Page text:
﻿ Show the rule of divisibility for 8

#### Question

Show the rule of divisibility for 8

Collected in the board: Number Theory

Steven Zheng posted 5 months ago

The rule of the divisibility for 8 says that if a number is divisible by 8, the sum of place values of the last three digits of the number is divisible by 8.

For example, 21496, the place values of the last three digits are 400, 90 and 6, which are summed up to 496. Since 496 is Divisible 8. Hence, 21496 is divisible by 8 without leaving remainder.

8| 21496

Then how to prove the rule in general form?

Let’s first evaluate a 4-digit number that is denoted as \overline{abcd}, in which a, b, c, d are four digits on thousands, hundreds, tens and ones places respectively. Since a number can be expressed as the sum of its place values, \overline{abcd} is rewritten as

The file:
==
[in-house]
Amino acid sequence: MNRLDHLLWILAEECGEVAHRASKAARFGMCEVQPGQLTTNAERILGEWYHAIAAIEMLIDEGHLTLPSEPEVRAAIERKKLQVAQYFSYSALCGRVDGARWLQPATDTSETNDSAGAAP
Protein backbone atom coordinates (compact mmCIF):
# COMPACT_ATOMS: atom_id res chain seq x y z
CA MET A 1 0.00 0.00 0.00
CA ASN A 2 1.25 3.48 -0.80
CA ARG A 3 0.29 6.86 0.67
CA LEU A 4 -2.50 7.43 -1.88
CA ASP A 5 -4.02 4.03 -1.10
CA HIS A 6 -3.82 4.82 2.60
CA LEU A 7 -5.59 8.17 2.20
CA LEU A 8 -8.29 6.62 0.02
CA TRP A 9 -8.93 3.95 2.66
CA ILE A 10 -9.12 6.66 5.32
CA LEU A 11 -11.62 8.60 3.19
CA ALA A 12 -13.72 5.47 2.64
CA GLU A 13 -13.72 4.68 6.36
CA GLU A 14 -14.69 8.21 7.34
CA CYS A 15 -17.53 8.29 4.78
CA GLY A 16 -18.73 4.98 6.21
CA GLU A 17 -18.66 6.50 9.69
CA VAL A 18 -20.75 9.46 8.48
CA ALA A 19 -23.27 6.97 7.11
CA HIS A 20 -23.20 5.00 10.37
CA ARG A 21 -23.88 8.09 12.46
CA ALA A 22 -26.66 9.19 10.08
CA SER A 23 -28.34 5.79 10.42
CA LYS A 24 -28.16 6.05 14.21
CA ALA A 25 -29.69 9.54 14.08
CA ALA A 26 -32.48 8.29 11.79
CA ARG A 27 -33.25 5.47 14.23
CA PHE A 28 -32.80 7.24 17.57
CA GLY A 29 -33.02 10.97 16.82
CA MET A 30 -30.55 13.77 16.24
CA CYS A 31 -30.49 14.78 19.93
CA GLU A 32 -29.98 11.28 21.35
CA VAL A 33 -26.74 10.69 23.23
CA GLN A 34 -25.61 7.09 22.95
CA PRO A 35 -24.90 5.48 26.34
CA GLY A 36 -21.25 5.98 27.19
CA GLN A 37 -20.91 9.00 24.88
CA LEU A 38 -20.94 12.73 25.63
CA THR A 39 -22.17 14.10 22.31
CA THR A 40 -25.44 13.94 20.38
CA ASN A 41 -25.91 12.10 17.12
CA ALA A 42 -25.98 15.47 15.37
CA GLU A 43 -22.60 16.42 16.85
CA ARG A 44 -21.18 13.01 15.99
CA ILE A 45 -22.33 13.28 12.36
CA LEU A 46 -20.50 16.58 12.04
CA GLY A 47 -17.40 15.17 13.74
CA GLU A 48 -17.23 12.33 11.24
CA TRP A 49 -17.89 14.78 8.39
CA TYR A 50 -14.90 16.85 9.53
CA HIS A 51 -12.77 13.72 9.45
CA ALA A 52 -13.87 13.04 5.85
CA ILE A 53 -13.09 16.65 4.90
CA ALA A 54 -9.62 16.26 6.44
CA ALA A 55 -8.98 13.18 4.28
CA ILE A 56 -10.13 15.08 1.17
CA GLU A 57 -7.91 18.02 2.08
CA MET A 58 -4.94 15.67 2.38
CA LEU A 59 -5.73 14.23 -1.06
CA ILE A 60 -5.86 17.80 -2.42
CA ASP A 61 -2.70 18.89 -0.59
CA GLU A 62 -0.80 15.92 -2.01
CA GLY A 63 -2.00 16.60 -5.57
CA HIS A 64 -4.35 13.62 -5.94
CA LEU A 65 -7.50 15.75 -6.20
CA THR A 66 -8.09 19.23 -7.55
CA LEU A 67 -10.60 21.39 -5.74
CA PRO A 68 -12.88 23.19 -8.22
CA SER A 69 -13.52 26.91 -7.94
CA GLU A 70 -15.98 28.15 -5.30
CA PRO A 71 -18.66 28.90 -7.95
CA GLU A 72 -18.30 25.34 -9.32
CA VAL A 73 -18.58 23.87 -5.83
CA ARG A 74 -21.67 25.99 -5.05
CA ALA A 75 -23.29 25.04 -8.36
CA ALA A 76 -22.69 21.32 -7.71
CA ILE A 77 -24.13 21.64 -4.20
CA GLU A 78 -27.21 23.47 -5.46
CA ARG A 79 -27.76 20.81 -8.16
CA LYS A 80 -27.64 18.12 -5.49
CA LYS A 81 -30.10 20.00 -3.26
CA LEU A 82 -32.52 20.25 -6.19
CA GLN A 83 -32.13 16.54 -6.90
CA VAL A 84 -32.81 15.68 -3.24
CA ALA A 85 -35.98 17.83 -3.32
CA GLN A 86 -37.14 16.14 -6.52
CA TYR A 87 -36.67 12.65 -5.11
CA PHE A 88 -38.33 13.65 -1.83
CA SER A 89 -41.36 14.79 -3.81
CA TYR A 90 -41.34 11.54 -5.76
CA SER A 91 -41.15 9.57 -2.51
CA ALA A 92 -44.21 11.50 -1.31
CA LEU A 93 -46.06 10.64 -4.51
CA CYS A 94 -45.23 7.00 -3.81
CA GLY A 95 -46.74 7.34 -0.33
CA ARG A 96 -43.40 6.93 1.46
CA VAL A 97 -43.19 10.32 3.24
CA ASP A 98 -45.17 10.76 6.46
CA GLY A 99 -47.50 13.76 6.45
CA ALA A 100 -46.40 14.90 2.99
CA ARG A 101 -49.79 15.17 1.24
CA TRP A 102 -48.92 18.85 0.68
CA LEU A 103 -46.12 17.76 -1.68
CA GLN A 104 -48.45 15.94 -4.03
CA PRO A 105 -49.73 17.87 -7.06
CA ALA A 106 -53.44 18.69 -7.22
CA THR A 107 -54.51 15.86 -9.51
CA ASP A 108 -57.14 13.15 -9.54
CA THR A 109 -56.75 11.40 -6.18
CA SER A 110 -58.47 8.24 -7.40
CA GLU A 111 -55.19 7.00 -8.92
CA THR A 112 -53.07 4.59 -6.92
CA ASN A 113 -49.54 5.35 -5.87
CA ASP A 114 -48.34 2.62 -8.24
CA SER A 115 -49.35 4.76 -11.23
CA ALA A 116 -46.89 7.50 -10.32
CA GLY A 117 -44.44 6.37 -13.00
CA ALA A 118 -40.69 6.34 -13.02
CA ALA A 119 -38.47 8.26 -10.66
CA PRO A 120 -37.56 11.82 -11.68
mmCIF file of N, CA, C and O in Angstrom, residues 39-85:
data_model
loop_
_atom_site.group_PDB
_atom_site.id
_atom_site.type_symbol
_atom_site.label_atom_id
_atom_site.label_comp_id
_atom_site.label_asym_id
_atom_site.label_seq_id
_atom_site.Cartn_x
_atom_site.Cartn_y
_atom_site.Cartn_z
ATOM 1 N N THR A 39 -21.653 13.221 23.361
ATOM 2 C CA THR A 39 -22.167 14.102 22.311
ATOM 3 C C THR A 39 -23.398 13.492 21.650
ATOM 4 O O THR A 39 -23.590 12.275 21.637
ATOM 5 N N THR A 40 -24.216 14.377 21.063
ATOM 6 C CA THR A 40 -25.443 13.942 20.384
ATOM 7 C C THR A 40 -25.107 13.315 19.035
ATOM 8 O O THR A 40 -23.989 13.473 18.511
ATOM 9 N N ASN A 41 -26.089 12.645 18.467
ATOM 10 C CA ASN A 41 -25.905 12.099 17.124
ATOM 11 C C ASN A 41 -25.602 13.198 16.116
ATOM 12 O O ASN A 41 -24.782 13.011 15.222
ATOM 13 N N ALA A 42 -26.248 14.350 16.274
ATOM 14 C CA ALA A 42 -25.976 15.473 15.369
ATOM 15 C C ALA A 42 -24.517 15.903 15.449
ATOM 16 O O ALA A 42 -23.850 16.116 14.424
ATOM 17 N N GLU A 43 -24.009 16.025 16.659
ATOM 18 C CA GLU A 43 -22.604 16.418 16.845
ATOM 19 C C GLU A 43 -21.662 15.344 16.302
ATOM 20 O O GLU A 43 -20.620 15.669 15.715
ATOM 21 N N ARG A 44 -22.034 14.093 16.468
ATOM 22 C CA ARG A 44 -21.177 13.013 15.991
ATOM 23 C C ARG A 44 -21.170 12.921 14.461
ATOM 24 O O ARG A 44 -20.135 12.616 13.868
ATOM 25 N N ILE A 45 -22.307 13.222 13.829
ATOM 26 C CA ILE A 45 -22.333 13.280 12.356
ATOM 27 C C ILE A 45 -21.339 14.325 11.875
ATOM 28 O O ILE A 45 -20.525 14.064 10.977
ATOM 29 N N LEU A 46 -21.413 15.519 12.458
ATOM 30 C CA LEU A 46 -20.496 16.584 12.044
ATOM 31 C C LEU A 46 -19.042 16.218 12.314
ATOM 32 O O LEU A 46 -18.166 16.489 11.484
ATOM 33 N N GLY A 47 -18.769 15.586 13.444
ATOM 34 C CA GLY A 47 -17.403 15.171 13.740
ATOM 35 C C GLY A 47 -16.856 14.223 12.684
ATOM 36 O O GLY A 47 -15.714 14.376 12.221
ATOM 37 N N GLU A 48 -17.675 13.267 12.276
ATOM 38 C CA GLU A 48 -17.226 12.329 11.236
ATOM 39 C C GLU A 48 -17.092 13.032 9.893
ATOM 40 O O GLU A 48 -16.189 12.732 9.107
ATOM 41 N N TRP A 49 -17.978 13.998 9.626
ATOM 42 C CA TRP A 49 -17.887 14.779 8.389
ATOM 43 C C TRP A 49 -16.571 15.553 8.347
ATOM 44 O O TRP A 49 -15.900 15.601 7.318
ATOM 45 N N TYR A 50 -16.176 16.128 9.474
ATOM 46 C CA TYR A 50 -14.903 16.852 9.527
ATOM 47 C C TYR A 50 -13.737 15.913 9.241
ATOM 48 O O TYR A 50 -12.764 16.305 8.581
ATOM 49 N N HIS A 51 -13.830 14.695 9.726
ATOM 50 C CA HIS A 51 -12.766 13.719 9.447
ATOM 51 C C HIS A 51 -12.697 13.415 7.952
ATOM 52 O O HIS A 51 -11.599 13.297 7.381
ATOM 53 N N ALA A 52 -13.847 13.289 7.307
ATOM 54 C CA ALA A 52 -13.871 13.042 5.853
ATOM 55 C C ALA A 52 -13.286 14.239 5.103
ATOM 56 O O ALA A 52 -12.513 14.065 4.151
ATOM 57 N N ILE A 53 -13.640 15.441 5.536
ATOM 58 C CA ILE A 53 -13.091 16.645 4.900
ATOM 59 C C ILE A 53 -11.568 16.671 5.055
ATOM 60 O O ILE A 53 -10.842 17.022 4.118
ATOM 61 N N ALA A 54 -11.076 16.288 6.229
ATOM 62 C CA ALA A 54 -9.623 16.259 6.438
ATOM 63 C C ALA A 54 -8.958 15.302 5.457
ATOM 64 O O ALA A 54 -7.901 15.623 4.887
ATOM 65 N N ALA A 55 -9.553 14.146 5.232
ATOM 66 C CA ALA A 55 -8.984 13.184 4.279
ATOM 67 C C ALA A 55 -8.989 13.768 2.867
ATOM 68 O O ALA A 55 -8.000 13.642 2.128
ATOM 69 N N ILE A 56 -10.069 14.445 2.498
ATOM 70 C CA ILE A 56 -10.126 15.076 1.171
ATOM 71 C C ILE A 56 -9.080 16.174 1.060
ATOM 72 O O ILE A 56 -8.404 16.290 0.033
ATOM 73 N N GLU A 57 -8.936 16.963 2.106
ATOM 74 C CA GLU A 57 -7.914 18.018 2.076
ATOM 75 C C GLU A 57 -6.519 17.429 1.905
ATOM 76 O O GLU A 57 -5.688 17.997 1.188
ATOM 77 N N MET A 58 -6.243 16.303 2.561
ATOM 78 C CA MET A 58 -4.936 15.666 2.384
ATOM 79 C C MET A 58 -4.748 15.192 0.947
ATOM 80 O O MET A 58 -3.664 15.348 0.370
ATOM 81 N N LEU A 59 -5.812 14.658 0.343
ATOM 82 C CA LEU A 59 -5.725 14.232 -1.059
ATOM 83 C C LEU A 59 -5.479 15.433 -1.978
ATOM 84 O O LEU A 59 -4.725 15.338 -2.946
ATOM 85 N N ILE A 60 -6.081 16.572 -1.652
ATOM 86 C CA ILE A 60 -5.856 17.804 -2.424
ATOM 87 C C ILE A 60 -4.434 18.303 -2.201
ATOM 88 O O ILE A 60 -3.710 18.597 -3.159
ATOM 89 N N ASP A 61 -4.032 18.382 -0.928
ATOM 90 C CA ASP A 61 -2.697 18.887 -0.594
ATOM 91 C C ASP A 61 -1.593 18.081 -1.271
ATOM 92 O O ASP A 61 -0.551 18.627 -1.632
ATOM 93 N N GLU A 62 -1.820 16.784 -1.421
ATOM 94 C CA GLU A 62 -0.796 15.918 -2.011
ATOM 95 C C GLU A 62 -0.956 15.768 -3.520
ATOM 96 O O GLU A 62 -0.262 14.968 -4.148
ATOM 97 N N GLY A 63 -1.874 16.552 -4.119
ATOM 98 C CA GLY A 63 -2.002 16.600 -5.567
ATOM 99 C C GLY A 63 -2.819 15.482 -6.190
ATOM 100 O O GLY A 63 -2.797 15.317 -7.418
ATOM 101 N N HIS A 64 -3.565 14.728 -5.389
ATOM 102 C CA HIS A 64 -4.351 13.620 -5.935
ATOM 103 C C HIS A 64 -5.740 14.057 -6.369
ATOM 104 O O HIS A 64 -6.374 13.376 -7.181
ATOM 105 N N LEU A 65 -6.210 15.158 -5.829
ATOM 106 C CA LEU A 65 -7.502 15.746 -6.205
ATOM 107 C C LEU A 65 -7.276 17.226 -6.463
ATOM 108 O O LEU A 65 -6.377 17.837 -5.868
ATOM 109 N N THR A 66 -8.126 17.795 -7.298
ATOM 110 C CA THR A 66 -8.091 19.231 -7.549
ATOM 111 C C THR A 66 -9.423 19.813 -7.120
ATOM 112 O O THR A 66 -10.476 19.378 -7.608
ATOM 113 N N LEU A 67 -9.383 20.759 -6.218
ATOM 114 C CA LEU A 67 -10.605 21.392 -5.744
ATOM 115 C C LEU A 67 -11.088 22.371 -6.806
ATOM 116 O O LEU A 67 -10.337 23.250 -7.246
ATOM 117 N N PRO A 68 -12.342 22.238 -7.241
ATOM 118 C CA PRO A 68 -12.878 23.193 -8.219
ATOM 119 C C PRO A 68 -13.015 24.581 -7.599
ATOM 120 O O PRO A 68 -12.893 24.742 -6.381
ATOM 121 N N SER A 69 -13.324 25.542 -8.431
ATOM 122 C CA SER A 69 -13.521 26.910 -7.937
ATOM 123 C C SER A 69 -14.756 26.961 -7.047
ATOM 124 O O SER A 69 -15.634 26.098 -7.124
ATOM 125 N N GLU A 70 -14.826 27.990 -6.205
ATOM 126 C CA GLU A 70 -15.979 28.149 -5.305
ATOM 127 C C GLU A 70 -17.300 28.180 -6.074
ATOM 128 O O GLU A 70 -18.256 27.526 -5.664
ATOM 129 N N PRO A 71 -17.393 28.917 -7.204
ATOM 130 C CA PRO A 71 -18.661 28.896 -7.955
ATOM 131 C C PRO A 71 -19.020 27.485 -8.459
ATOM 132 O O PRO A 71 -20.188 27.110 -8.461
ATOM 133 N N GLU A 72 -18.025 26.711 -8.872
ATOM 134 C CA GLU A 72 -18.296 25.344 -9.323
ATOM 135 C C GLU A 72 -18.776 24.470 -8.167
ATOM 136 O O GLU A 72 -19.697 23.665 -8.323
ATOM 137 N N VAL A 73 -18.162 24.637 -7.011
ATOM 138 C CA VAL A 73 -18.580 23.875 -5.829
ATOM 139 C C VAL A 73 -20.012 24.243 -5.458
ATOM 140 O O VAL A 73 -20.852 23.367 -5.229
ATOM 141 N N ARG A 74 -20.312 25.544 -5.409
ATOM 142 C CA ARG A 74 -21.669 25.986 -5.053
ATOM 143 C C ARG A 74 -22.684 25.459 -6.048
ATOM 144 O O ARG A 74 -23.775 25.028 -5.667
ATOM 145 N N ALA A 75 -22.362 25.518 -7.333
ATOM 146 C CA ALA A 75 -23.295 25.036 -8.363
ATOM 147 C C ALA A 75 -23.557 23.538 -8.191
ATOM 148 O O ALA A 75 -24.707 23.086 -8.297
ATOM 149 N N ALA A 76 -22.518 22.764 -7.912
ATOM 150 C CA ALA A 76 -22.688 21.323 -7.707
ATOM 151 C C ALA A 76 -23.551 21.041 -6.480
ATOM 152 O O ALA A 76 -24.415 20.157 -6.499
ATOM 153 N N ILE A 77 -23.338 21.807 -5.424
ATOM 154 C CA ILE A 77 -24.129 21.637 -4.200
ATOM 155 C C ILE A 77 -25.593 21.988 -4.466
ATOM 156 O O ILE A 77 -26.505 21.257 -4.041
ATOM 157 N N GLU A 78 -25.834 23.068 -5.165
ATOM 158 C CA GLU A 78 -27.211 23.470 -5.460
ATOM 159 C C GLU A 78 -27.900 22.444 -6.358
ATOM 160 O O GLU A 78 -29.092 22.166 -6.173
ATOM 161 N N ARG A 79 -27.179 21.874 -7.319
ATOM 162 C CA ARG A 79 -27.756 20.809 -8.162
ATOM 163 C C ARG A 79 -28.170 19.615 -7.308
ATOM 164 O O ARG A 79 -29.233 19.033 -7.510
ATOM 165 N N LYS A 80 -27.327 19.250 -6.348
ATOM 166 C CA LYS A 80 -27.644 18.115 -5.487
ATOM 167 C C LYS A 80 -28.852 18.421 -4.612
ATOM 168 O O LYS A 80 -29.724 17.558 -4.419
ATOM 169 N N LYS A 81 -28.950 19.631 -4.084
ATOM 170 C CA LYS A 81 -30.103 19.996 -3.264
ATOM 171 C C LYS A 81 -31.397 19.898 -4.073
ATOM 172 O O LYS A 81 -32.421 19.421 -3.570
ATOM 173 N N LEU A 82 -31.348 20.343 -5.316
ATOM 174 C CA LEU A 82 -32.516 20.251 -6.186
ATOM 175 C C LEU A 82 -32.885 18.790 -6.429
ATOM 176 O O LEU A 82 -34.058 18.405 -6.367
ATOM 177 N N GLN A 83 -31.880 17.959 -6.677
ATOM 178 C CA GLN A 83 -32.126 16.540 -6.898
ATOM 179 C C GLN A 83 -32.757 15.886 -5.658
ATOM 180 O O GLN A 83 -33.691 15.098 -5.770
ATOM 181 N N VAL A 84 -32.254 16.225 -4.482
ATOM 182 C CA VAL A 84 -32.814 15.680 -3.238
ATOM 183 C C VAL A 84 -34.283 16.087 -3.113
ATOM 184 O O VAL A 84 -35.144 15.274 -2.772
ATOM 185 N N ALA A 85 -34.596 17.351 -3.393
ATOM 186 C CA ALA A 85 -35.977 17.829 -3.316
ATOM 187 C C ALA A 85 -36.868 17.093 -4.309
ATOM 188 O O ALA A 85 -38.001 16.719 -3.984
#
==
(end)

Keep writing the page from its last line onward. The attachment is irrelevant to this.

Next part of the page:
\overline{abcd}=(1000a+100b)+(10c+d)

Divide both sides by 8

\dfrac{\overline{abcd}}{8} =\dfrac{1000a}{8}+ \dfrac{100b+10c+d}{8}

=125a+ \dfrac{100b+10c+d}{8}

which shows that if the quotient remains as integer, the sum of place values of the last three digits must be divisible by 8, that is, 100b+10c+d is divisible by 8.

In a general form, any integers can be expressed as

a=a_n10^n+a_{n-1}10^{n-1}+\dots+a_210^2+a_110+a_0

=(100\cdotp a_n 10^{n-2}+100\cdotp a_{n-1}10^{n-3}+\dots+(100\cdotp a_2)+(10a_1+a_0)

Divide it by 8,

\dfrac{a}{8} =\dfrac{1000\cdotp a_n 10^{n-3}+1000\cdotp a_{n-1}10^{n-4}+\dots+1000\cdotp a_3}{8} +\dfrac{100\cdotp a_2+10a_1+a_0}{8}

=125\cdotp a_n10^{n-3}+ 125\cdotp a_{n-1}10^{n-4}+\dots+125a_3+\dfrac{100a_2+10a_1+a_0}{8}

Therefore, if a is divisible by 8 on the left hand side, the sum of place values of the last three digits of the number must be divisible by 8.

Steven Zheng posted 5 months ago

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